The first time Carl Maybin walked into Big League Dreams Sports
Park, the 68-year-old retiree thought he had died and gone to
heaven. What he saw was a three-quarter-scale replica of Wrigley
Field, with ivy beginning to creep across the brick outfield
wall. He also saw a similarly shrunken twin of Yankee Stadium,
with the famous facade crowning the bleachers, and a similarly
reduced version of Fenway Park, with its signature Green Monster
This is an article from the April 19, 1999 issue
Soon Maybin found himself experiencing nirvana: He was actually
playing in the faux Fenway. "I couldn't believe it," he recalls.
"I'm from Boston originally, and to play in Fenway...it's just
Big League Dreams is the brainchild of Ron Odekirk and his sons,
Rick and Jeff. They designed and built this fantasy playground
for softball and youth-baseball players to indulge their major
league fantasies on natural grass. Located in Cathedral City,
Calif., 120 miles east of Los Angeles, the complex has been
packed since it opened in January 1998. Indeed, the only thing
better than gazing at replicas of the three beloved stadiums is
playing ball in them.
"I've played on fields all across the country, and I've never
seen a park as good as these," says Maybin, a resident of nearby
Desert Hot Springs and the proud owner of two senior softball
world series rings.
The three Odekirks brought more than 50 years of collective
baseball experience to the project. Ron, 68, played in the New
York Yankees organization in the early 1950s and reached the
Class A level with Victoria in the old Western International
League. Rick, 41, was an undersized lefthanded pitcher and bit
player on USC's 1978 national championship team; he was drafted
by the Milwaukee Brewers and spent 13 years bouncing around the
minor leagues with the Milwaukee, Kansas City, Oakland,
Cincinnati, Texas, Baltimore and Cleveland organizations. Jeff,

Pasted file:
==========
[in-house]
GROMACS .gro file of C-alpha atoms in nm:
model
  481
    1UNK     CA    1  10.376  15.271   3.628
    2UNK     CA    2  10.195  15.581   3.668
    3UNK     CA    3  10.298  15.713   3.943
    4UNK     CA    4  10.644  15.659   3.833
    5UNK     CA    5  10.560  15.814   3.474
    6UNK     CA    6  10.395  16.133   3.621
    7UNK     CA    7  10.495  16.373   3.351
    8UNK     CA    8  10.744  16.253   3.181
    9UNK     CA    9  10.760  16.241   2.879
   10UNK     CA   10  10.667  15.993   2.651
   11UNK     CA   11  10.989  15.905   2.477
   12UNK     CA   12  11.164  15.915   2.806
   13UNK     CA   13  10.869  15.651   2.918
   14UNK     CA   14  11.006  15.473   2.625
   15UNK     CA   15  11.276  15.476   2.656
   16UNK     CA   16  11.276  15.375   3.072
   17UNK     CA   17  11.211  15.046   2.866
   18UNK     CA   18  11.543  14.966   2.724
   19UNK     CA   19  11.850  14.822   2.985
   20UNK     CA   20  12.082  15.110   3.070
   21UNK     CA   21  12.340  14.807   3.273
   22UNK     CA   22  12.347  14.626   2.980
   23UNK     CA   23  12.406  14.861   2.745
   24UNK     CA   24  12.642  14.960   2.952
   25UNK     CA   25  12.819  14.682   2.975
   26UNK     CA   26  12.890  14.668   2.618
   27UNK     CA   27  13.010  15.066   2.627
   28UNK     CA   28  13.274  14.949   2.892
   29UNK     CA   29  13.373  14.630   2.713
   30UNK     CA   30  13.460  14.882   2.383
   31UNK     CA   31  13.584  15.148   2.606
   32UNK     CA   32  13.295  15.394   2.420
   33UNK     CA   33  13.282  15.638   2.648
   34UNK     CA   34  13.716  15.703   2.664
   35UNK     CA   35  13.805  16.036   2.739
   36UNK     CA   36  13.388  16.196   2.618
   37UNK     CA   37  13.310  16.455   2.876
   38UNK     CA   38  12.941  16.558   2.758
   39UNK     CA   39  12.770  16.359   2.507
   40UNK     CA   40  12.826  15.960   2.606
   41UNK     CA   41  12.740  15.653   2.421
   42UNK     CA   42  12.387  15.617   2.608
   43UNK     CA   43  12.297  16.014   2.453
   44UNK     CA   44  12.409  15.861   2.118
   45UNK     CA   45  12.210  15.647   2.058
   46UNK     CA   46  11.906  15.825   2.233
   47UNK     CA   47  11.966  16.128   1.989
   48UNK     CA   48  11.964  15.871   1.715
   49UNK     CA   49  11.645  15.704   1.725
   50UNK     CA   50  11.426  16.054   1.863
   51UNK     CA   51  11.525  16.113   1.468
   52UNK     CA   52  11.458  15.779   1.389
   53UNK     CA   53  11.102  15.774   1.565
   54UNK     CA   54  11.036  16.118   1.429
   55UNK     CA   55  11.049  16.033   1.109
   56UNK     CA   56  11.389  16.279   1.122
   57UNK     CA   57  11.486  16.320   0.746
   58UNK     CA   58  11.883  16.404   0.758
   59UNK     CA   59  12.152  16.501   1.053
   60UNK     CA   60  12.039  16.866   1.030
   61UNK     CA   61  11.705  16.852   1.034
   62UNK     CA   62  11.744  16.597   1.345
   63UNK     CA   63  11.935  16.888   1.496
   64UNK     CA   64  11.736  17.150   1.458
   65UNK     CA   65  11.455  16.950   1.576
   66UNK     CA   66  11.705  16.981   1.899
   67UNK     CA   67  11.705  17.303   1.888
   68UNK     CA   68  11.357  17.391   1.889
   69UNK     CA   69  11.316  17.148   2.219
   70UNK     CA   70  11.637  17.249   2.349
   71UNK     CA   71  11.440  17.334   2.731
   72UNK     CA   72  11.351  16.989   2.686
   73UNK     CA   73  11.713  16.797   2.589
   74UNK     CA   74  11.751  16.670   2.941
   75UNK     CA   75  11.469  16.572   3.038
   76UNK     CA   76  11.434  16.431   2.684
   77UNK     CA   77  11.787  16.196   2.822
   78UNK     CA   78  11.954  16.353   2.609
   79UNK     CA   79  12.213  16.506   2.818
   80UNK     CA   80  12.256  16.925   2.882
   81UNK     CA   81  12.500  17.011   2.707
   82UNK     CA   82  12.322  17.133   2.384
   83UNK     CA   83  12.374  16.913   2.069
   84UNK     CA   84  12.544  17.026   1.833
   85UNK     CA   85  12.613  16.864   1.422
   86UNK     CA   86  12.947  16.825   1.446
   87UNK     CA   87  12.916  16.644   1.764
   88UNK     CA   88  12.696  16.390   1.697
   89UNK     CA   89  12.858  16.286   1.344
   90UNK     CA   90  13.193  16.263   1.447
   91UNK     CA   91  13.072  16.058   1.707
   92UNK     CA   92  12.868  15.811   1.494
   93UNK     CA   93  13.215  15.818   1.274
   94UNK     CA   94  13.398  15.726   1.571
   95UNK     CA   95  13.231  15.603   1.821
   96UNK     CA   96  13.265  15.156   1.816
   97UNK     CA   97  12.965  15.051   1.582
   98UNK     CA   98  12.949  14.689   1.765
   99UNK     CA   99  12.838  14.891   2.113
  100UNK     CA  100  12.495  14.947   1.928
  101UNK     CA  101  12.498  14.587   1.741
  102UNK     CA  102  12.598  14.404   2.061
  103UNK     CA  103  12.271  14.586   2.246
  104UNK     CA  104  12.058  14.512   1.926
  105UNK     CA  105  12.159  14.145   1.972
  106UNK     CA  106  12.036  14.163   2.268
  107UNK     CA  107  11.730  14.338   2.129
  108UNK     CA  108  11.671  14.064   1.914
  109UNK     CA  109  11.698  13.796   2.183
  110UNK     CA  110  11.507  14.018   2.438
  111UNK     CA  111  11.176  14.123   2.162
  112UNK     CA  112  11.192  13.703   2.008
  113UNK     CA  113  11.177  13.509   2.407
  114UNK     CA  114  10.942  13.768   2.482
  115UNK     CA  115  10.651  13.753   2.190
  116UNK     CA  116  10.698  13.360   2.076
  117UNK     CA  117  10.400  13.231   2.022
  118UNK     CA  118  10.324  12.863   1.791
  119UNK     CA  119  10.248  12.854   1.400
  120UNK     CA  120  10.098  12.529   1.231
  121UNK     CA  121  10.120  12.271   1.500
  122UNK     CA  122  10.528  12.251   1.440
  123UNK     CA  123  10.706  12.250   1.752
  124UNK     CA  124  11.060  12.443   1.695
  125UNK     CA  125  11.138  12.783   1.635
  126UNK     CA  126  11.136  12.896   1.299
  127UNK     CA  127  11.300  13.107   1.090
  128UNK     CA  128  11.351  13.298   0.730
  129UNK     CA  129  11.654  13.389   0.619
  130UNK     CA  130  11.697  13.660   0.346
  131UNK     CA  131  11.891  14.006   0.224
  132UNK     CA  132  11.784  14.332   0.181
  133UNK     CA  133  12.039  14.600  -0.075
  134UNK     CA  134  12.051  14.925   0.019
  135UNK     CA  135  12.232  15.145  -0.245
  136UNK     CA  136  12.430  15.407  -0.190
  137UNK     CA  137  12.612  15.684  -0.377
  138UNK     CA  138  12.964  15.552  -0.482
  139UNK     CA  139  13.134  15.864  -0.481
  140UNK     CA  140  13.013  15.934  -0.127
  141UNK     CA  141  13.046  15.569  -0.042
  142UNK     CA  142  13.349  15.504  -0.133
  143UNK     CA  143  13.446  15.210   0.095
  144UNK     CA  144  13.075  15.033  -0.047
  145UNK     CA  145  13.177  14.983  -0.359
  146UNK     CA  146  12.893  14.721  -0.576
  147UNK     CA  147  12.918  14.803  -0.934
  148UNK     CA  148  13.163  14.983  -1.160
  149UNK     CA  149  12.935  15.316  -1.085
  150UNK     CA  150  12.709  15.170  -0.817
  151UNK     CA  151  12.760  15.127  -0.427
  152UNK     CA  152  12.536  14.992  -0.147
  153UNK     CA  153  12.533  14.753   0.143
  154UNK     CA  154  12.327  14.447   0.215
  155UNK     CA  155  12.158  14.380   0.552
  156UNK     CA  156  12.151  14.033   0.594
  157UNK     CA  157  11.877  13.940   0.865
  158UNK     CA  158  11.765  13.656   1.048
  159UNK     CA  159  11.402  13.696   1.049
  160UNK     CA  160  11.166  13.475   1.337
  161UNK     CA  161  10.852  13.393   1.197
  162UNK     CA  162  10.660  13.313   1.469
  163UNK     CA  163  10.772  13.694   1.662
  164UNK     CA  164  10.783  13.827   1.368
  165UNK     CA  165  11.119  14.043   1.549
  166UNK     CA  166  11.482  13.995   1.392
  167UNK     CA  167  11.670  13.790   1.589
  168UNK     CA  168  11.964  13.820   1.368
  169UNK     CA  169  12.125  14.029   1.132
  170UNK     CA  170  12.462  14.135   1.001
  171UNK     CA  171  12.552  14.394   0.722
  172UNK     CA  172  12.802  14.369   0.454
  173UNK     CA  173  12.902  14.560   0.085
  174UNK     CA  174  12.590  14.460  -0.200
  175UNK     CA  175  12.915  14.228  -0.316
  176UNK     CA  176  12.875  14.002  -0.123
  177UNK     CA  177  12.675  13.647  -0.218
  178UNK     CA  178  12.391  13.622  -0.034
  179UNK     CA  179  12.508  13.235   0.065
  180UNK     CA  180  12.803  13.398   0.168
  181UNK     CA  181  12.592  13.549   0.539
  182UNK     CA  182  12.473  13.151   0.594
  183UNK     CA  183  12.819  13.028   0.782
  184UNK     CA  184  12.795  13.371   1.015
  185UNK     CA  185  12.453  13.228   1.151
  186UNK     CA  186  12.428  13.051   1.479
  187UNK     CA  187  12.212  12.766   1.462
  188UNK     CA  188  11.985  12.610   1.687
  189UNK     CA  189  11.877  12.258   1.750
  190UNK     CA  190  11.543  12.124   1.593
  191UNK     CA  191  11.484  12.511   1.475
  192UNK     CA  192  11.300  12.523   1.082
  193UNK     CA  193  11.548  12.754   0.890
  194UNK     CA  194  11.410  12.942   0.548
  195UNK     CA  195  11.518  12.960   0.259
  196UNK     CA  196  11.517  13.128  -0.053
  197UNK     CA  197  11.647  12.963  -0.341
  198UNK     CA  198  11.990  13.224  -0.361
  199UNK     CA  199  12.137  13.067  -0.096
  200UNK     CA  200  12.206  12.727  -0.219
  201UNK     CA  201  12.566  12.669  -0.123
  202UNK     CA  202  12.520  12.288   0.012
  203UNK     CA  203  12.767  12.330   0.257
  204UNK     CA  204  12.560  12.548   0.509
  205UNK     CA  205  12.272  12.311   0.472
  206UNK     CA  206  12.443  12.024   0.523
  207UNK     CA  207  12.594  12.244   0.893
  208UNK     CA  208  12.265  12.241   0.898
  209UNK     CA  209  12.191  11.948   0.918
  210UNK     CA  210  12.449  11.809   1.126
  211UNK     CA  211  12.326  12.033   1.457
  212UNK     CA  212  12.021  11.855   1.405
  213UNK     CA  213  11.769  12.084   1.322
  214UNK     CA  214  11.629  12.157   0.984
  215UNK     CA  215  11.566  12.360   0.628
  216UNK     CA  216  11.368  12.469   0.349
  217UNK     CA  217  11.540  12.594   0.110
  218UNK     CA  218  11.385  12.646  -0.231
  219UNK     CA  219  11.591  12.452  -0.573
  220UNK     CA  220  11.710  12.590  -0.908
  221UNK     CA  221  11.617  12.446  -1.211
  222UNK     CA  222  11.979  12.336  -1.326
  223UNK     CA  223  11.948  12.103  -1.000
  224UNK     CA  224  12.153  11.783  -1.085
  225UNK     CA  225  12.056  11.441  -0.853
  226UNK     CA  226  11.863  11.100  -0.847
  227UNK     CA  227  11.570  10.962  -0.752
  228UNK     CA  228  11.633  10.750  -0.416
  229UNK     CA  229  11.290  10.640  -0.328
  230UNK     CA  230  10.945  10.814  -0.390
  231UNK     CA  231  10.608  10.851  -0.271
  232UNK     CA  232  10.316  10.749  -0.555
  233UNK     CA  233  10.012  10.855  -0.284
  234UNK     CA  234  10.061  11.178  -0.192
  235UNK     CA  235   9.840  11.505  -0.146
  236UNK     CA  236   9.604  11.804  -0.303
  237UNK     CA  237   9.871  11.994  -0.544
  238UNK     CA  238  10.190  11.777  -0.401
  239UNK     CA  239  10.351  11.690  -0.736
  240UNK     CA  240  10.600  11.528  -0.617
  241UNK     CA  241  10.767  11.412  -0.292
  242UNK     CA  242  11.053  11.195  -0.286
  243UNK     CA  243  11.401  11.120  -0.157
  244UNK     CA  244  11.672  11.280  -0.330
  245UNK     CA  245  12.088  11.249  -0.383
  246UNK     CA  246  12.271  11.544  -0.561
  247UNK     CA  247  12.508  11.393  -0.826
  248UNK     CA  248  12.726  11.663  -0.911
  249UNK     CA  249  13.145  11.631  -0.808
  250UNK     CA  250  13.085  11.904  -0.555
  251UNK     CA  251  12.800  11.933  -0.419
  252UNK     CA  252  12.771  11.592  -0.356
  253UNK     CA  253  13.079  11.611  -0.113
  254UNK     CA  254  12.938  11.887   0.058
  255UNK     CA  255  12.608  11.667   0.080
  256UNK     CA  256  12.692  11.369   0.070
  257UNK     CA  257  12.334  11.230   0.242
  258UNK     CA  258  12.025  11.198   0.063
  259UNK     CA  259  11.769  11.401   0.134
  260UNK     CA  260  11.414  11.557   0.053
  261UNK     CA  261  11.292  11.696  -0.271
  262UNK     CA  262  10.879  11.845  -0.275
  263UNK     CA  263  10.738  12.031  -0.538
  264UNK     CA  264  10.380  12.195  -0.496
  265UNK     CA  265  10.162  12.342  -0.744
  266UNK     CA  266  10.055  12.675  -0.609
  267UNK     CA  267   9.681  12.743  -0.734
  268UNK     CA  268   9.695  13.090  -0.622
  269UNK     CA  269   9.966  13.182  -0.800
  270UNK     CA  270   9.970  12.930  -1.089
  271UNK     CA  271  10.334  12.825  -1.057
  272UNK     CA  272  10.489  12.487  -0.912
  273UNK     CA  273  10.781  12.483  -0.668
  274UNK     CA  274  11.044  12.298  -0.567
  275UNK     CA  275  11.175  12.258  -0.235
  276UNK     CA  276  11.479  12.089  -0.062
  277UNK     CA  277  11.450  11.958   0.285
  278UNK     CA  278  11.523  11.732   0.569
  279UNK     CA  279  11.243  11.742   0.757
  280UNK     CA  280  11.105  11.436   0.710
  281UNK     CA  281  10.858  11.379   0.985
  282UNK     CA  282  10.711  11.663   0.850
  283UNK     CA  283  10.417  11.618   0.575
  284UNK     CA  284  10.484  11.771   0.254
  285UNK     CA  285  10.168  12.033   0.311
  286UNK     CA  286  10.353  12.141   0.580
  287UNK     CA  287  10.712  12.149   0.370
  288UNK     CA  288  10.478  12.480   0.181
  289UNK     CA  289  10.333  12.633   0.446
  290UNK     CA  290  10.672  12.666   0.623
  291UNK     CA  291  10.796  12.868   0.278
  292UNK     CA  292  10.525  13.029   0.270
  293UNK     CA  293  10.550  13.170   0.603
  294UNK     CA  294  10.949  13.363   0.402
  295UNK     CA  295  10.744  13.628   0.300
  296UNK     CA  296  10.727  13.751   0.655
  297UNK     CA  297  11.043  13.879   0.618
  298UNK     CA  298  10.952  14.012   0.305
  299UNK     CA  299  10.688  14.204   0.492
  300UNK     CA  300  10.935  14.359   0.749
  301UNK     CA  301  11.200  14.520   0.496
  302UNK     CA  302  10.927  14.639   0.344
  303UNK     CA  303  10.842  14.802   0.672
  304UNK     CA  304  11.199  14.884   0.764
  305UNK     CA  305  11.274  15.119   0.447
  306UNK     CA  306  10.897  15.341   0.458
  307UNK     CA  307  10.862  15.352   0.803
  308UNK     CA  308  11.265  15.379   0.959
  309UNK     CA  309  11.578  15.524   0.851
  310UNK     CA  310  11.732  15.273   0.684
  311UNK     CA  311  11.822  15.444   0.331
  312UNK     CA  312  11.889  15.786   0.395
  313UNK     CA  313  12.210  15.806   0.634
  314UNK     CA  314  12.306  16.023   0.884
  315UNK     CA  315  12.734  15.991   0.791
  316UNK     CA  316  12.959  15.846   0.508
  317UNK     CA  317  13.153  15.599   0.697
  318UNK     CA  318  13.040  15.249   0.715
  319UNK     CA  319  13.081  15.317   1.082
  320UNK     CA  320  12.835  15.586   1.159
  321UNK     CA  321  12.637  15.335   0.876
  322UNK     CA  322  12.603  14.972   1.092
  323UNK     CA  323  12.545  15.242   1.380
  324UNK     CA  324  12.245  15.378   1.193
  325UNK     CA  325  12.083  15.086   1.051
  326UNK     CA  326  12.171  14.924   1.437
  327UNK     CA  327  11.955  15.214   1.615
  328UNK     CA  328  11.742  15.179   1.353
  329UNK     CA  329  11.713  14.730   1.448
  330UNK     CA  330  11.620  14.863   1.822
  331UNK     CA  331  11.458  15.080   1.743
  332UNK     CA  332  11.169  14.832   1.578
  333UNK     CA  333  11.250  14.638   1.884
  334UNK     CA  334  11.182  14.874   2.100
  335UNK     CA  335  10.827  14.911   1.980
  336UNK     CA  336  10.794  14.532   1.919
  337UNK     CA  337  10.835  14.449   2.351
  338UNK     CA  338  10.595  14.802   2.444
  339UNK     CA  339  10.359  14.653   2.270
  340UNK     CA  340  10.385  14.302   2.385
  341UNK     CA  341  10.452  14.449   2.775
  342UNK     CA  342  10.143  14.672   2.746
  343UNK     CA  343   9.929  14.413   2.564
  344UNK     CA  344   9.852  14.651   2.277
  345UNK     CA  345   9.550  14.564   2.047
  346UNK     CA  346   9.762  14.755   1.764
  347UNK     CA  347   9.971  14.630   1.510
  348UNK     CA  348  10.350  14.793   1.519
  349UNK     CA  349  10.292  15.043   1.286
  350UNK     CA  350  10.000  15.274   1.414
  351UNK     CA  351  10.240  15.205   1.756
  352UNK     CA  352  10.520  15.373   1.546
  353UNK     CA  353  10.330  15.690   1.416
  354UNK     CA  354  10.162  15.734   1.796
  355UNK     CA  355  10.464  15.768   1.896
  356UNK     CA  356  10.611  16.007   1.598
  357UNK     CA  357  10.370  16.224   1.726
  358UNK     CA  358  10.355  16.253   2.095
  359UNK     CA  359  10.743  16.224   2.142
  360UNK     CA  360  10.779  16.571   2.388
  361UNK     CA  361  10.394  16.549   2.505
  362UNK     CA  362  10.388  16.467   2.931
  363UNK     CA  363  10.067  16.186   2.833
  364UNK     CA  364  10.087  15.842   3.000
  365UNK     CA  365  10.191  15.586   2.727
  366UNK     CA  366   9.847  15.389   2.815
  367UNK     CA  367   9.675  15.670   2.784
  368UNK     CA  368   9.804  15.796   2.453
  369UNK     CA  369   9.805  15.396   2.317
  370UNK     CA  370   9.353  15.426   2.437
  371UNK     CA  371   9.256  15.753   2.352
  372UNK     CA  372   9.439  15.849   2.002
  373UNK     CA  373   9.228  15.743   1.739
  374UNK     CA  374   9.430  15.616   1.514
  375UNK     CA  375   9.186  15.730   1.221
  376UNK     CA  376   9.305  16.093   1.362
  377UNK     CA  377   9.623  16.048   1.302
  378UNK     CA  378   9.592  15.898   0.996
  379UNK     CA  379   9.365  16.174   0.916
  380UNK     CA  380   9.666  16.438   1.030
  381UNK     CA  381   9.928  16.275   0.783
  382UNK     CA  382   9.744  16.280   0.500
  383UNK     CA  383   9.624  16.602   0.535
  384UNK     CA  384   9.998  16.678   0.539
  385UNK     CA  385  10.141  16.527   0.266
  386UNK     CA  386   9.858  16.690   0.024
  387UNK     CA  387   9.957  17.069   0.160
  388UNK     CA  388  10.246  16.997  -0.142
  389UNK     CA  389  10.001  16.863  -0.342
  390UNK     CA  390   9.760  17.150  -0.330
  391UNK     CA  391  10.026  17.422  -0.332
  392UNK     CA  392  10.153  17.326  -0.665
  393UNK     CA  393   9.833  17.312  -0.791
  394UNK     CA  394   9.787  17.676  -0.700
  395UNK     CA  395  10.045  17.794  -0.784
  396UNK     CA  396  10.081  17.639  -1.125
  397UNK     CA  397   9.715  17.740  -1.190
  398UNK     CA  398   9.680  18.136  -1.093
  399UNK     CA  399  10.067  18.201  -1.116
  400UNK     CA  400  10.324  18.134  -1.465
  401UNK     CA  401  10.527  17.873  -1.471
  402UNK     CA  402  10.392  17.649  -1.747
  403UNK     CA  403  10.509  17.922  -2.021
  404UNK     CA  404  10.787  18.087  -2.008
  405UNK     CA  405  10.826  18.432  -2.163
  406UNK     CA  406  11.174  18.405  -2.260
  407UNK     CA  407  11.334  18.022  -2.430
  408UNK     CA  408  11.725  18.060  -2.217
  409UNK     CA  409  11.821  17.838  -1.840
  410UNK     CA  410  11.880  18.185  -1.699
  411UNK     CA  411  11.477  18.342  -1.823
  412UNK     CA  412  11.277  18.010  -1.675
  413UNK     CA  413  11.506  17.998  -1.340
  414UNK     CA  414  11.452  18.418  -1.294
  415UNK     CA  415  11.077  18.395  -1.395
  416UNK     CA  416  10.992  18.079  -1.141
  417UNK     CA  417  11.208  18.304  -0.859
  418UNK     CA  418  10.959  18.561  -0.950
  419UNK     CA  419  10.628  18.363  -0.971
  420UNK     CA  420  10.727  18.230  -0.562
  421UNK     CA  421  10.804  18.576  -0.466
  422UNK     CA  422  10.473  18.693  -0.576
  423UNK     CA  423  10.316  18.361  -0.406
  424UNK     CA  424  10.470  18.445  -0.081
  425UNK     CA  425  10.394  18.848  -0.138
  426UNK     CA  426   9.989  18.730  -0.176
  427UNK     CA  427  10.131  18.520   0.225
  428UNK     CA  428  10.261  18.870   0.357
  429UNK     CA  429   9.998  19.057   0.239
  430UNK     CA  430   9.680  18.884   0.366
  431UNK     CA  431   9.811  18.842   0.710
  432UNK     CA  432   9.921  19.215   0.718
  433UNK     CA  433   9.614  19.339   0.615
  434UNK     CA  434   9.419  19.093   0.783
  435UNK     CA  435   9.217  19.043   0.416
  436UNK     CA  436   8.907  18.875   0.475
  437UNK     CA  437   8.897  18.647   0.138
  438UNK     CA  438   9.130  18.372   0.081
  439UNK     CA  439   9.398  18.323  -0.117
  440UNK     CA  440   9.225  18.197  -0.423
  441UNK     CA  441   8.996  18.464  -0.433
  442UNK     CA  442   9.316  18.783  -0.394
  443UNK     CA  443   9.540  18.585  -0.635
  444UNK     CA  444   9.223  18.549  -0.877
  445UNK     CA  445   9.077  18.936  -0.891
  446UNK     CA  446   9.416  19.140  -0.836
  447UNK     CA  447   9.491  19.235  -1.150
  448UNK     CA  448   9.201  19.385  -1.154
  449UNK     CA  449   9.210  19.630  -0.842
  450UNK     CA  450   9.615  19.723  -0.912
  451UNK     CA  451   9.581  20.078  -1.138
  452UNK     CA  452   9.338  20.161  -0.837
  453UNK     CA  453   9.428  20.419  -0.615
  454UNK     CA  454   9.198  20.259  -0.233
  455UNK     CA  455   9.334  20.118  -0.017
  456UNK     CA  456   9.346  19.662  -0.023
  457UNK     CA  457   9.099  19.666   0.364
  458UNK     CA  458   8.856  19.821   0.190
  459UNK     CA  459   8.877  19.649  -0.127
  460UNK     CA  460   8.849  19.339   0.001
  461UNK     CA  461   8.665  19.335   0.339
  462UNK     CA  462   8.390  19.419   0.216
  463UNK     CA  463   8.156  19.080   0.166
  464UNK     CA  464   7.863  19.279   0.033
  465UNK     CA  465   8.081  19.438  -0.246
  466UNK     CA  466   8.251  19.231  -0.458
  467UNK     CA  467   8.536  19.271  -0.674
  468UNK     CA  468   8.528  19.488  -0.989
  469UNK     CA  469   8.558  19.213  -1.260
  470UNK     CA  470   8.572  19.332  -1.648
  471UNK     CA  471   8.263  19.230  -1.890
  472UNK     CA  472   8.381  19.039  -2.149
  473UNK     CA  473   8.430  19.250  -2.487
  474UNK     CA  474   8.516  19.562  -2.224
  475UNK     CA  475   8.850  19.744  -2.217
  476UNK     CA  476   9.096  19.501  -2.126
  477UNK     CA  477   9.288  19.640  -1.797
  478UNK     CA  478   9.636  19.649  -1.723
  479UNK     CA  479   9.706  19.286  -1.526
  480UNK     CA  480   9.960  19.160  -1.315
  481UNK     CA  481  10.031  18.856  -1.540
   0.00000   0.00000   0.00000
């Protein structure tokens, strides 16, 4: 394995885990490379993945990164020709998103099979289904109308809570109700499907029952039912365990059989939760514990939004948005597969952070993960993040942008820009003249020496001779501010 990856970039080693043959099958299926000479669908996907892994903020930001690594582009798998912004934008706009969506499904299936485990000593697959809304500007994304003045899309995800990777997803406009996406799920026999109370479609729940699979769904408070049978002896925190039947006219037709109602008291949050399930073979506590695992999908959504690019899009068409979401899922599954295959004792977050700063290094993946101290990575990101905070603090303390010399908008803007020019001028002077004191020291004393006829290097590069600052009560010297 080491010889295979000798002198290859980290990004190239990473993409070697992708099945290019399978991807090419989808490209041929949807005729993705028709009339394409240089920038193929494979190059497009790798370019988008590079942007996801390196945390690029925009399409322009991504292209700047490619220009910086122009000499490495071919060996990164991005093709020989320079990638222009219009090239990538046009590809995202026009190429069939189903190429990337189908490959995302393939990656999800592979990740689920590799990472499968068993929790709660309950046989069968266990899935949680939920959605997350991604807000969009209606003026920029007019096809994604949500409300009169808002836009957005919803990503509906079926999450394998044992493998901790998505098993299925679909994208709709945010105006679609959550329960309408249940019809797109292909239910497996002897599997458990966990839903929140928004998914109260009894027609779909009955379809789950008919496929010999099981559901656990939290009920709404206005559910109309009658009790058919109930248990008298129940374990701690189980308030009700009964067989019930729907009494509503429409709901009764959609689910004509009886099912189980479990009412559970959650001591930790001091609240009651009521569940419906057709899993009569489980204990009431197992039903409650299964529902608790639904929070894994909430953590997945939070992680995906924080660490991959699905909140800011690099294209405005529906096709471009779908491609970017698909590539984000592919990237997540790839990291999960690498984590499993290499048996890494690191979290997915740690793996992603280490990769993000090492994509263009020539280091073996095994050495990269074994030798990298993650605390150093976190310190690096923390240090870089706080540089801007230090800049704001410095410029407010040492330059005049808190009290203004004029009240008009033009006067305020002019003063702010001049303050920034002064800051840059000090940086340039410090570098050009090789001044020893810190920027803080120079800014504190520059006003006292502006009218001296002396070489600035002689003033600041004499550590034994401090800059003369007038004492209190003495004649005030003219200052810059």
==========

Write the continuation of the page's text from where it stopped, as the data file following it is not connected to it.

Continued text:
34, was a shortstop prospect, but knee injuries ended his career
while he was still at USC.
The family says the idea for the sports park came from a desire
to provide weekend warriors with a major league environment to
play in. "Whether we played professionally or didn't make our
high school teams, all of us have the same dream to play in the
big leagues," says Rick. "We give softball players and Little
Leaguers a place to play out their dreams."
After his sons came up with the idea for the fantasy park, Ron,
a real estate developer, pored over photographs of the actual
stadiums to capture their unique features. The fields were built
to softball league specs. The $6 million complex was funded by
the Odekirks, private investors and the municipality of
The replicas have the originals' quirky dimensions. For example,
Fenway Park's playing field measures 310 feet to left, 390 in
center and 302 in right; the bullpens are in right center, and
the Green Monster, in left, is 37 feet high. The Cathedral City
Fenway measures 280 feet to the leftfield pole, juts out to 310
in left center, evens out at 295 feet where the bullpens are
located and finishes at 270 feet down the rightfield line. The
mini-Green Monster stands 25 feet tall. "We want the average guy
to be able to hit one out," says Rick Odekirk. "You don't have
to be a 6'3", 250-pound giant--like your average fast-pitch
softball star--to clear the wall."
There's even a crowd in the bleachers. Actually, the lifelike
fans are vinyl prints taken from panoramic photographs of
spectators at the real ballparks. Thus, it appears that
thousands of sun-drenched fans are watching from Cathedral
City's Wrigley Field bleachers and from apartments on Waveland
and Sheffield avenues. (Real spectator seats are located behind
each backstop; they were in Anaheim Stadium until its
renovation, completed in 1998.)
The Big League Dreams park is a multisport facility that also
has batting cages, beach-volleyball courts, a roller-hockey
rink, basketball courts, soccer fields and a restaurant. A
10-game season costs softball teams $300 per club to play at one
of the fields, and admission for a full-day ticket to the
recreational areas is only $1. Companies and groups can rent out
all or a portion of the park for private functions at costs
ranging from several hundred to several thousand dollars a day.
The Odekirks have been approached by some 40 cities across the
U.S. to build similar structures, and so far they plan to do so
in Riverside and Chino Hills, Calif., both near Los Angeles.
Rick says they'll replicate different historic parks--probably
Brooklyn's Ebbets Field, New York's Polo Grounds and
Cincinnati's Crosley Field.
"We did these three first because they're the most popular
stadiums in the country," he says. "But we'd like to do others
because people love playing in the old stadiums."
David Davis, who lives in L.A., is a freelancer and frequent
contributor to SI.